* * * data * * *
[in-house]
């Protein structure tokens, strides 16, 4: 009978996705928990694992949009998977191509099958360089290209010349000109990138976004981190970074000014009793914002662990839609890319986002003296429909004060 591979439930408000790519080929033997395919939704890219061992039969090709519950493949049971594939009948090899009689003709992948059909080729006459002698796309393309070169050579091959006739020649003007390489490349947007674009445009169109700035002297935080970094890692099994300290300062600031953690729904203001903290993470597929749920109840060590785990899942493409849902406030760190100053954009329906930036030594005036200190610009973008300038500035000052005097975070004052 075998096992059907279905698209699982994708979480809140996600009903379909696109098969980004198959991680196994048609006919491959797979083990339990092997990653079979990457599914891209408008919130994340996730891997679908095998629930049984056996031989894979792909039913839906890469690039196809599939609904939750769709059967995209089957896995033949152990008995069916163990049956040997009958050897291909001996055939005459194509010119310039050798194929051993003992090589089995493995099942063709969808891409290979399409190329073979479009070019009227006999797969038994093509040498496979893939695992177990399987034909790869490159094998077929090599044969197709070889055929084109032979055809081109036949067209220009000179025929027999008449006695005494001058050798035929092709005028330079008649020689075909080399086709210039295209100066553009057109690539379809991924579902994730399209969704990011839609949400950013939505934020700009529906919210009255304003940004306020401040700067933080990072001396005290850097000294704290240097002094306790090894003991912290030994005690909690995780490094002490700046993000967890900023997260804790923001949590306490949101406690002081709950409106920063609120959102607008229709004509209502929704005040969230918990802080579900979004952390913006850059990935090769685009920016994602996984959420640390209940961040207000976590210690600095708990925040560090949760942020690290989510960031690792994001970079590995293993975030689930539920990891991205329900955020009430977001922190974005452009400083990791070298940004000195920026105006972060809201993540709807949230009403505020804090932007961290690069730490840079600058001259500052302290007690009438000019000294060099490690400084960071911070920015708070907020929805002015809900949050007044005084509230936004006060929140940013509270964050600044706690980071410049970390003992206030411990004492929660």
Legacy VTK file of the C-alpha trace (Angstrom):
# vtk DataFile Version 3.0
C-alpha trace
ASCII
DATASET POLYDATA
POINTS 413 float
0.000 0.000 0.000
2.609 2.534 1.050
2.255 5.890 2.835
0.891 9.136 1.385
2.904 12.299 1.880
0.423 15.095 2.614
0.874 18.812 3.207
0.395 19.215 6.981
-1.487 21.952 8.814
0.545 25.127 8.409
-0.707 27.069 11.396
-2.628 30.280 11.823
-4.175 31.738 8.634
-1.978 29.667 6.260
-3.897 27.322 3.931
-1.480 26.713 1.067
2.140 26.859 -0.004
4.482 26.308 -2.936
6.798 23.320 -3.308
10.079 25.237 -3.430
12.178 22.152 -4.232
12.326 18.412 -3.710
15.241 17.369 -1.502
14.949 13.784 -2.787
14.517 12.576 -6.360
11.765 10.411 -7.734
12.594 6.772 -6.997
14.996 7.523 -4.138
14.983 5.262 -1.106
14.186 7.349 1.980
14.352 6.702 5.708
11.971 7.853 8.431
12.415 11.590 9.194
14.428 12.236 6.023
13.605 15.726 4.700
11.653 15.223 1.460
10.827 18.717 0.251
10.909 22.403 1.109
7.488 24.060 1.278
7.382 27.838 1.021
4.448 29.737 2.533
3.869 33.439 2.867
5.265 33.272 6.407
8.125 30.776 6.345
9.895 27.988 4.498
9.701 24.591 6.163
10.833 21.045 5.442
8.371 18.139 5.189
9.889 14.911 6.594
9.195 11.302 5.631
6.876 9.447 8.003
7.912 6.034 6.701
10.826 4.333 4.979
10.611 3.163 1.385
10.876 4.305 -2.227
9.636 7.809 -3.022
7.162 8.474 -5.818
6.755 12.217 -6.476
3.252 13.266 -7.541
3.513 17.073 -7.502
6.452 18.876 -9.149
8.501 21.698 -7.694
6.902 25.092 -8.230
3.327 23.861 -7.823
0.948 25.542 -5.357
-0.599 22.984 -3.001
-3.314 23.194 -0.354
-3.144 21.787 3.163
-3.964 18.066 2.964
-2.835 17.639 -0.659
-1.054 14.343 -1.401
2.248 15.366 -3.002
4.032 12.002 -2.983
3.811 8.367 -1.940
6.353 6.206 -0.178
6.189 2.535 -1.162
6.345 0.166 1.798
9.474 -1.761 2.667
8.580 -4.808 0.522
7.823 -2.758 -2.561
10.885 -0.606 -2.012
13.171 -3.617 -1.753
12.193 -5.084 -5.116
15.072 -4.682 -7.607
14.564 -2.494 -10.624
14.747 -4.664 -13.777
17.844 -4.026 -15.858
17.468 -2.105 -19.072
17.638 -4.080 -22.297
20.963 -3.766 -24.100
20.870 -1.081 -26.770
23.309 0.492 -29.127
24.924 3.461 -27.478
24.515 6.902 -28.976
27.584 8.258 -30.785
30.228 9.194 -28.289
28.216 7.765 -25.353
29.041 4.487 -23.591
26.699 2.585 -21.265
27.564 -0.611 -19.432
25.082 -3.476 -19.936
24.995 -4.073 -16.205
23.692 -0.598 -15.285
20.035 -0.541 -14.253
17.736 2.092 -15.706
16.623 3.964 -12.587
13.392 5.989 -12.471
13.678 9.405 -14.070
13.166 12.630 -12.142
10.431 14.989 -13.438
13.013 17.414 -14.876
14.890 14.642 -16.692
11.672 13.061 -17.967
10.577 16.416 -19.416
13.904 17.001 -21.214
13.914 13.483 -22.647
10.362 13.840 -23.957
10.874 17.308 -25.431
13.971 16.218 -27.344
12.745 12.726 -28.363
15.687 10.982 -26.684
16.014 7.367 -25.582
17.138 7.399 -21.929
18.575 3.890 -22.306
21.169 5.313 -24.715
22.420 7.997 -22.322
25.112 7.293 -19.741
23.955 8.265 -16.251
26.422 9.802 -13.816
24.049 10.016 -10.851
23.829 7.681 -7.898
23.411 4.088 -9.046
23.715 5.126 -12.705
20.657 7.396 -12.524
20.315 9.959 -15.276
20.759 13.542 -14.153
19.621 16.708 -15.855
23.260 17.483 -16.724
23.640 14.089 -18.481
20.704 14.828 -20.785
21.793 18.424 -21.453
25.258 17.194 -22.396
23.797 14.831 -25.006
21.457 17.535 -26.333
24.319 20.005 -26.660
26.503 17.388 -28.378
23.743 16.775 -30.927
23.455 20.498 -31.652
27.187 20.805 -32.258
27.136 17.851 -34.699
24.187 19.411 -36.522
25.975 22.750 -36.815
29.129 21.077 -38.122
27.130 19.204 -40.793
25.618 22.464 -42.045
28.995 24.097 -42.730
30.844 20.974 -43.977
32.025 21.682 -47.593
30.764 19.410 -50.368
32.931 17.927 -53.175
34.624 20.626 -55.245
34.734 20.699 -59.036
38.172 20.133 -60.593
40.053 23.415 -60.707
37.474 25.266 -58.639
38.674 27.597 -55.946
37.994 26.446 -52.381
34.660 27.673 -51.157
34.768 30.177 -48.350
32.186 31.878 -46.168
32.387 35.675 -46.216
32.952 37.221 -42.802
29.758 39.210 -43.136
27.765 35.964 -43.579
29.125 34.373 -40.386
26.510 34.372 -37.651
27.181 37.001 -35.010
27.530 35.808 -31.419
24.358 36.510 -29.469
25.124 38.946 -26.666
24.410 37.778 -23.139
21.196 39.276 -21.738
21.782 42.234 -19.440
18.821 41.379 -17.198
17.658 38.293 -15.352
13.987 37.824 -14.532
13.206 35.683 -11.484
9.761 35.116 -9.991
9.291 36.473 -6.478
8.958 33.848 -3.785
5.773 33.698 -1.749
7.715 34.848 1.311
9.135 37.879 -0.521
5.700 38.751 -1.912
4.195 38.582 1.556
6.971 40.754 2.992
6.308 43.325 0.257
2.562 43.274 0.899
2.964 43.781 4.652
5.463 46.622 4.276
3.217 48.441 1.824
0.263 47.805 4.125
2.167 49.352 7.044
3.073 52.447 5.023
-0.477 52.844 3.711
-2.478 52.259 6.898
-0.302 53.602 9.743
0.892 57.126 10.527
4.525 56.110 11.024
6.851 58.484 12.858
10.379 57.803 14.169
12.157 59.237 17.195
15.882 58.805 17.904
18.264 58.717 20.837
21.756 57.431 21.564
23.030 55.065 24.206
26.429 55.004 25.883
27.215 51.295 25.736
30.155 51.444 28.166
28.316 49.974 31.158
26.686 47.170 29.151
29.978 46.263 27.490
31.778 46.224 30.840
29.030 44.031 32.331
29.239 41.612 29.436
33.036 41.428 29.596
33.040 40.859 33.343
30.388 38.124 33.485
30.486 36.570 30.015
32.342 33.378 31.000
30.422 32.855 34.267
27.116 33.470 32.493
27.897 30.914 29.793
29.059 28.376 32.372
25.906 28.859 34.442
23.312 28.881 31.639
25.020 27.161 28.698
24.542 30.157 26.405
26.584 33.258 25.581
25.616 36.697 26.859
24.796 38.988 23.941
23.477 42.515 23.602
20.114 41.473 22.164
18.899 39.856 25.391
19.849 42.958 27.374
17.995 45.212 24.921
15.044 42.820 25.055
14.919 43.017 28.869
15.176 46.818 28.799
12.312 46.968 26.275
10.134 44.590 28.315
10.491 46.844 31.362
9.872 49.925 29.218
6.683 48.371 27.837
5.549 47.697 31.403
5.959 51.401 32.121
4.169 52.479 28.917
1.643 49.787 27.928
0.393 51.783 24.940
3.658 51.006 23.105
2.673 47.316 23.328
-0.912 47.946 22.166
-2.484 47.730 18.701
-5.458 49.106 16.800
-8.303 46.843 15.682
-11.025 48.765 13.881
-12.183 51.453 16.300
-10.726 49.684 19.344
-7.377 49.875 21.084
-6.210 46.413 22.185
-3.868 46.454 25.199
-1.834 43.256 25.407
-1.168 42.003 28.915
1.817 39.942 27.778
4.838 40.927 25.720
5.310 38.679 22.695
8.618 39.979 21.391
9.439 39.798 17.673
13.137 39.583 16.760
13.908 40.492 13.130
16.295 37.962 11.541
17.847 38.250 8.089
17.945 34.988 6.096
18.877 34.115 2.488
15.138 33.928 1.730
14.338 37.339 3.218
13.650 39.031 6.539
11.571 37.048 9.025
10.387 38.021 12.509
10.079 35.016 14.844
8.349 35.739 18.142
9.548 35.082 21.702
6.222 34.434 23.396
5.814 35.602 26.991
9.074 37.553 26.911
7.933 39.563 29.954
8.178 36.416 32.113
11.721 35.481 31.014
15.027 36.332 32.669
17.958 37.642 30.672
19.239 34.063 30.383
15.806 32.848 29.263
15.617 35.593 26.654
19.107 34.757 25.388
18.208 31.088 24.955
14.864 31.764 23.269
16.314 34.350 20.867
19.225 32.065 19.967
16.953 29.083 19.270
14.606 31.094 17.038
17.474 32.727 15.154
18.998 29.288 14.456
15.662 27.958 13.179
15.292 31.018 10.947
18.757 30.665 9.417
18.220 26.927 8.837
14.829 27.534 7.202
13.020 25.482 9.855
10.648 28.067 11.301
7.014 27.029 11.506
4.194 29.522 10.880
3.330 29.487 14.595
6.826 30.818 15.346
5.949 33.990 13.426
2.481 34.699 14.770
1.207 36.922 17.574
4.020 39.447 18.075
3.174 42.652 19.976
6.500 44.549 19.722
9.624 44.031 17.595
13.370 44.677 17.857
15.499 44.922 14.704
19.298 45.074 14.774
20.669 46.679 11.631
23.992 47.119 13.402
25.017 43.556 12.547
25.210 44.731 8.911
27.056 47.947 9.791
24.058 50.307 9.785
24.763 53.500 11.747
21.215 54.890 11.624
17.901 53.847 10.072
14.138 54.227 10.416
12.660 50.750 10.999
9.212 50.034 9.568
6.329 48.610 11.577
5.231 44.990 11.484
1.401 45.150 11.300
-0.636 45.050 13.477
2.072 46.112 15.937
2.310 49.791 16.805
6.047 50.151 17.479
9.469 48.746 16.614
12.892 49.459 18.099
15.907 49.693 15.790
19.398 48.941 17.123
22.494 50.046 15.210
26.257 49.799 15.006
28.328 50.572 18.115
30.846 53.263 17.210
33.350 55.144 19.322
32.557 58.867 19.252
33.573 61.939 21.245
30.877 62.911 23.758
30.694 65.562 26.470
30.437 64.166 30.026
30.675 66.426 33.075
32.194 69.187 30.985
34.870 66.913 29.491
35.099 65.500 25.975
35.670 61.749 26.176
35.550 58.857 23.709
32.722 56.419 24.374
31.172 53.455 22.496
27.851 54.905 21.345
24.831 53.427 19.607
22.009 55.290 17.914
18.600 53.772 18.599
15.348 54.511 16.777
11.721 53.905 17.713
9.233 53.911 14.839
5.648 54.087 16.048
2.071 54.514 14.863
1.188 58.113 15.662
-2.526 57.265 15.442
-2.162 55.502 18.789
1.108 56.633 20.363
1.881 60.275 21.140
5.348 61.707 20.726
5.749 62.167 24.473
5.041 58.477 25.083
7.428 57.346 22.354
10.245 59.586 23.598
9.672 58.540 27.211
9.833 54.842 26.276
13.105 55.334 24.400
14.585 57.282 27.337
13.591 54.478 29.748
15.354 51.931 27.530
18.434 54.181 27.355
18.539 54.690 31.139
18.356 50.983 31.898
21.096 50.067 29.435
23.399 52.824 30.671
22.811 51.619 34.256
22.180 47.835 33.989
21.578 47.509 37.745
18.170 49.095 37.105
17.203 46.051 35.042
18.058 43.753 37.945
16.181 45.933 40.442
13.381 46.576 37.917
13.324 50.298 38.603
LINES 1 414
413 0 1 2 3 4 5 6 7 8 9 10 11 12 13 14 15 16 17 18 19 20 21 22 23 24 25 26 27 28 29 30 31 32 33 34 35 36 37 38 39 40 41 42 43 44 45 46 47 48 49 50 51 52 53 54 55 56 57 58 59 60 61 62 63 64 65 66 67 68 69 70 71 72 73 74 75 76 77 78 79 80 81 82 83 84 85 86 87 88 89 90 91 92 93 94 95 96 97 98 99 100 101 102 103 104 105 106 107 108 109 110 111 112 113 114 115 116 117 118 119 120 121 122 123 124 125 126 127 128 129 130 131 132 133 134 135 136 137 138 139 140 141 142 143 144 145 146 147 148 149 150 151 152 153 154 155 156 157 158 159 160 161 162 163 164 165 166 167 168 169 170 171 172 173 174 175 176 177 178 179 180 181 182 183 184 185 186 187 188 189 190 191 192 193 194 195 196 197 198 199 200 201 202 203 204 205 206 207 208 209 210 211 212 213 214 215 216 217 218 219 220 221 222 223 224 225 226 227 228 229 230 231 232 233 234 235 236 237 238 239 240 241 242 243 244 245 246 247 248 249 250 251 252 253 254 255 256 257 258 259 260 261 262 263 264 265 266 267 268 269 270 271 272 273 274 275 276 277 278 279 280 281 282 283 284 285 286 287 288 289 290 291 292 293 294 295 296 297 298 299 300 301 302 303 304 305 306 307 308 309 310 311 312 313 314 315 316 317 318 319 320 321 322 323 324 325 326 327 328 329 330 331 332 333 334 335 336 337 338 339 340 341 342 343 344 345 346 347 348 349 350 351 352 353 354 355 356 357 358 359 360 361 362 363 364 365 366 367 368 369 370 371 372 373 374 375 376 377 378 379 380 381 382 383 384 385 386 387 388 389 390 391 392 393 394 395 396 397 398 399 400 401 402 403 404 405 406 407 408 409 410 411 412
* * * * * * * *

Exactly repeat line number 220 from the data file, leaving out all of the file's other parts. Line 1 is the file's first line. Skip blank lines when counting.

12.157 59.237 17.195